To tip or not to tip, that is the question

Paul Hazelton

Restaurants are rough places to work. If you haven’t served a stint in one, let me break it down for you: You’re constantly on the move, the hours can be inconvenient, the atmosphere is stressful and a perpetual, seemingly Prozac-induced smile is required even while being patronized by patrons. Through all this, the tips make it worthwhile. But as anyone who’s worked in the restaurant industry will tell you, being paid primarily through them can be both a blessing and a curse. On one hand it’s possible to walk away with a wad of cash so large it would make Scrooge McDuck jealous. At the same time, tips are a fickle thing and all too often the shift’s a bust, leaving servers fantasizing about working a minimum wage job at McDonald’s.

Lucky, change is slowly creeping into the industry. More and more restaurants, like Danny Meyers ‘The Modern,’  are opting out of the age-old tradition of tipping, and are instead paying their servers a higher hourly wage. Unfortunately, The Modern and other restaurants will be forced to increase their prices by 21 to 25 percent to achieve this. But despite the price jump, this is a change that we should all be in favor of.

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Currently, the average hourly wage of a U.S. server is $4.94. By itself this isn’t a living wage, but this usually triples with tips. Problem is, these employees are literally banking on customers’ sense of generosity and common decency, as well as fair table assignments and consistent ‘good days.’

For many people, especially those with children, this is a precarious existence. Additionally, this tradition causes rivalries among the staff who compete for “money making shifts.” These include holidays like New Years and — depending on where you work — Friday nights, Saturday evenings and Sunday mornings. As a result, mothers and fathers are often unable to attend important functions with their children and college students miss out on precious hours of binge drinking.

On the same note, when a waitress or waiter doesn’t receive a tip from a large table or is swindled out of too many table assignments a secondary result occurs. Their mood plummets, which affects both the quality of the service and the overall vibe of the restaurant. Plus, the back of the kitchen — cooks, dishwashers, expos and the like don’t make tips which leads many of them to believe that the front of the house makes more for the same work. In many cases that’s the truth, but even when it’s not, this can lead to resentment and rumors, something restaurants already experience and don’t need additions to.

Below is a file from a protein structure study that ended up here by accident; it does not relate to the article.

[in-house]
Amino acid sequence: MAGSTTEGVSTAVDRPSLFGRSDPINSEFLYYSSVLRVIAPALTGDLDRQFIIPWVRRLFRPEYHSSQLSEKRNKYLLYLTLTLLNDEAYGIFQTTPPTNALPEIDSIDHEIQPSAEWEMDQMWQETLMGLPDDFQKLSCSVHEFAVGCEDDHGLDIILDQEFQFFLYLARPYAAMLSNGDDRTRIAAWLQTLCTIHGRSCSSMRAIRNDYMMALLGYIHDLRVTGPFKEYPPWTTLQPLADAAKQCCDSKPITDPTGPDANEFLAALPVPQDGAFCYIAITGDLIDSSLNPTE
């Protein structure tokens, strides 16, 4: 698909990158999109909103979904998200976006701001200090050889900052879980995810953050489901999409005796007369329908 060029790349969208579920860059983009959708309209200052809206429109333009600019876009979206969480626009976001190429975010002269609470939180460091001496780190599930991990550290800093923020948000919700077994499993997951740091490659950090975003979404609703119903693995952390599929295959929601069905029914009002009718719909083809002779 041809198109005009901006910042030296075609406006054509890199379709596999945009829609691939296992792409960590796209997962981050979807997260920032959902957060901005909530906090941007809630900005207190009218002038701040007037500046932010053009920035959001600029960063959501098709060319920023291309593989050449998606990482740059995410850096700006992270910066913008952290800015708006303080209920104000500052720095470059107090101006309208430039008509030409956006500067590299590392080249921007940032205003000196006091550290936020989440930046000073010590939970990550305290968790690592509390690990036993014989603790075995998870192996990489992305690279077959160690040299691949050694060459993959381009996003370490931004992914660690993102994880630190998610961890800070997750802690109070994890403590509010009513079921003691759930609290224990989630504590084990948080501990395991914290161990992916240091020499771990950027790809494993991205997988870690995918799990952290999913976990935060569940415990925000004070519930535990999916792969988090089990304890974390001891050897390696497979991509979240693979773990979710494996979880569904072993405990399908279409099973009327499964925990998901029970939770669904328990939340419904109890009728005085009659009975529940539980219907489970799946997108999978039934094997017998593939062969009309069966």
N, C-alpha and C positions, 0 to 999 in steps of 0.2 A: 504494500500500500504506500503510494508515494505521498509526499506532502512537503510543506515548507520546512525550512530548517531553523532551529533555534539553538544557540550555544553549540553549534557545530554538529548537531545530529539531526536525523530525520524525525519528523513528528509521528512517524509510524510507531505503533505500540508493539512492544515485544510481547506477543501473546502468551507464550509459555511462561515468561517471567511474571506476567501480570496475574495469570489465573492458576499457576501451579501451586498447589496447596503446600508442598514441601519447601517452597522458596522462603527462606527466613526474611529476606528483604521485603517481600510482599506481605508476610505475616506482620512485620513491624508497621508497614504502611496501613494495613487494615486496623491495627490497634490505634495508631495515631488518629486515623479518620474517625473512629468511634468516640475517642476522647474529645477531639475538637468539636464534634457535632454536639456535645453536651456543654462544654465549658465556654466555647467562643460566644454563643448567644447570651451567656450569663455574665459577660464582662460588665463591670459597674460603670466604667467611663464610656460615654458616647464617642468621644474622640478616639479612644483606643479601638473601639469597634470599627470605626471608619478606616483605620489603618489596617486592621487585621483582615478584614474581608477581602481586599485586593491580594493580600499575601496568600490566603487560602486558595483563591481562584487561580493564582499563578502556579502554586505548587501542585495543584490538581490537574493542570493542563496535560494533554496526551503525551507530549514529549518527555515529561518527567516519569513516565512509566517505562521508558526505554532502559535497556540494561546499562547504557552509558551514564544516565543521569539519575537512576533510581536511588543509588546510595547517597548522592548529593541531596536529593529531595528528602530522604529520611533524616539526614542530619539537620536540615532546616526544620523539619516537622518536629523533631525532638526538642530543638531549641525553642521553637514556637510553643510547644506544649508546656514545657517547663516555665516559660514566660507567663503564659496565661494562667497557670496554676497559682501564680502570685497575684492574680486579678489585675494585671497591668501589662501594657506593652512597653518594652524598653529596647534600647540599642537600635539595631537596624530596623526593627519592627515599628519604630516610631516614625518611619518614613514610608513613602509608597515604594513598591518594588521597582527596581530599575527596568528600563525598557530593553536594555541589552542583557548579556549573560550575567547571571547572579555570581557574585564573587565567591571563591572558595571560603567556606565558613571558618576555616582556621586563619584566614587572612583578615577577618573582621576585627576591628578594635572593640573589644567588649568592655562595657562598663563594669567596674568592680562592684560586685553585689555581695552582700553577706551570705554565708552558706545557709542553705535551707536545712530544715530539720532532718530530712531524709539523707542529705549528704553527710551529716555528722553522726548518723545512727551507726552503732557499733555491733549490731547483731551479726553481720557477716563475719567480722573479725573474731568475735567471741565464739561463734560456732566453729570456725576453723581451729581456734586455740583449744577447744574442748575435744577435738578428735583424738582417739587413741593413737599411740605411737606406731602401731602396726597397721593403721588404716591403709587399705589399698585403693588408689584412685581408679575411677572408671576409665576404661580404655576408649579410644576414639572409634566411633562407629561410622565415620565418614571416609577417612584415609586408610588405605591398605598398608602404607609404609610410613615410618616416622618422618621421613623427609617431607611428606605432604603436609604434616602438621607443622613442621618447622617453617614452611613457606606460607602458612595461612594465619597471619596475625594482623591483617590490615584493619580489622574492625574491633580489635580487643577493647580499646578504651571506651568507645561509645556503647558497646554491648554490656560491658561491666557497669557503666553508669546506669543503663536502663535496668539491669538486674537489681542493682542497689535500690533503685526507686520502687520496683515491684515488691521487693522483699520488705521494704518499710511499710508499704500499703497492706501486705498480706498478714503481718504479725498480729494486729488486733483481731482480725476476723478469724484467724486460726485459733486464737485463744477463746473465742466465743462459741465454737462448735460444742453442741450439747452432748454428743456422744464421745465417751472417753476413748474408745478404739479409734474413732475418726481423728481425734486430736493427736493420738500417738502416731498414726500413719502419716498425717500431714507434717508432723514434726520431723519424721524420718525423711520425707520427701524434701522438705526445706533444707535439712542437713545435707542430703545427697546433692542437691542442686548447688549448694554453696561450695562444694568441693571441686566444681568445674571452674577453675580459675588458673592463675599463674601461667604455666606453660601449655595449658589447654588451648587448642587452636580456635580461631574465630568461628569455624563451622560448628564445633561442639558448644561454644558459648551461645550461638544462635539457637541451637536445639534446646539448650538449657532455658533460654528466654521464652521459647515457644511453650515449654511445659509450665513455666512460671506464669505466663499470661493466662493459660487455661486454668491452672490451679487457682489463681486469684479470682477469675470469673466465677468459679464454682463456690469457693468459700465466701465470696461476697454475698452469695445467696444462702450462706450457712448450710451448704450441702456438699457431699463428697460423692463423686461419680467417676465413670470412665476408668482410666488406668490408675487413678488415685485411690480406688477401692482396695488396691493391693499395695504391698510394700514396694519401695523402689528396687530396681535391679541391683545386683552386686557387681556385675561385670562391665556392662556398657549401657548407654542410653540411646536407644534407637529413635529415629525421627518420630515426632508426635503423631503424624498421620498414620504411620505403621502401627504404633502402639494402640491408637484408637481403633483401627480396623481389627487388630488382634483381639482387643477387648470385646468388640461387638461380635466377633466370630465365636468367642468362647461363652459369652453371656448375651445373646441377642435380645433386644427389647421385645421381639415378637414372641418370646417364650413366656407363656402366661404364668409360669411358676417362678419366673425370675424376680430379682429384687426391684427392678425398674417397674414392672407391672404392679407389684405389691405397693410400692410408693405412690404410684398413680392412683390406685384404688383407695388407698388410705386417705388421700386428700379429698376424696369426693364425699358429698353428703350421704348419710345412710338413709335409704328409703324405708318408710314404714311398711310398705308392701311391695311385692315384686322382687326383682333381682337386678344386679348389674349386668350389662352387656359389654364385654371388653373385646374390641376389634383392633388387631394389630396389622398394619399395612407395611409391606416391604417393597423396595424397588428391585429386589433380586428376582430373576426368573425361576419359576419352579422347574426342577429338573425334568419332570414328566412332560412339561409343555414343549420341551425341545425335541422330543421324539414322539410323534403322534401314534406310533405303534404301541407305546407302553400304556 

From a customer’s point of view, tipping can be a frustrating process as well. You’re often embroiled in lengthy arguments surrounding who will pick up the tip, how much to tip, and — if you’re a good person — what 20 percent comes out to be. If you’re a college student there are further complications. In this cash strapped percentage of the population many are unable to tip, which unfortunately, means that many college students feel a social obligation not to go to sit down restaurants.  That’s an annoyance that most people could do without, and plans like Meyer’s would do just that.  (having the money to tip)

With that said, there are many, many people in the U.S. who would strongly disagree with this position. They might argue that no tip equals no incentive to be courteous and personable. They might insist that many employees will actually be paid less as a result or that small businesses will be harmed by the plan.

While these are legitimate concerns, I doubt their credibility.

Most servers — and people in general — want to be good at their job and more importantly, make people happy. The only instance in which this is false is when customers are rude or difficult, in which case they shouldn’t be getting perfect service anyway. Furthermore,  it is true that some servers may be paid less, however, on the whole the initiative would offer far more economic security to the majority and reduce work related conflicts. As far as small businesses go, it’s unlikely they’ll disappear overnight. This process would take a while and would need to be implemented by well established restaurants first. By the time it affects small restaurants, higher food prices will be a societal norm.

The end result of this plan would be better service, less awkward table manners and far more financial security.  For all the hard work our waiters and waitresses do, isn’t it time that they get a consistent paycheck for it?

Paul Hazelton can be reached at letterstotheeditor@collegian.com or at his twitter handle @HazeltonPaul

 

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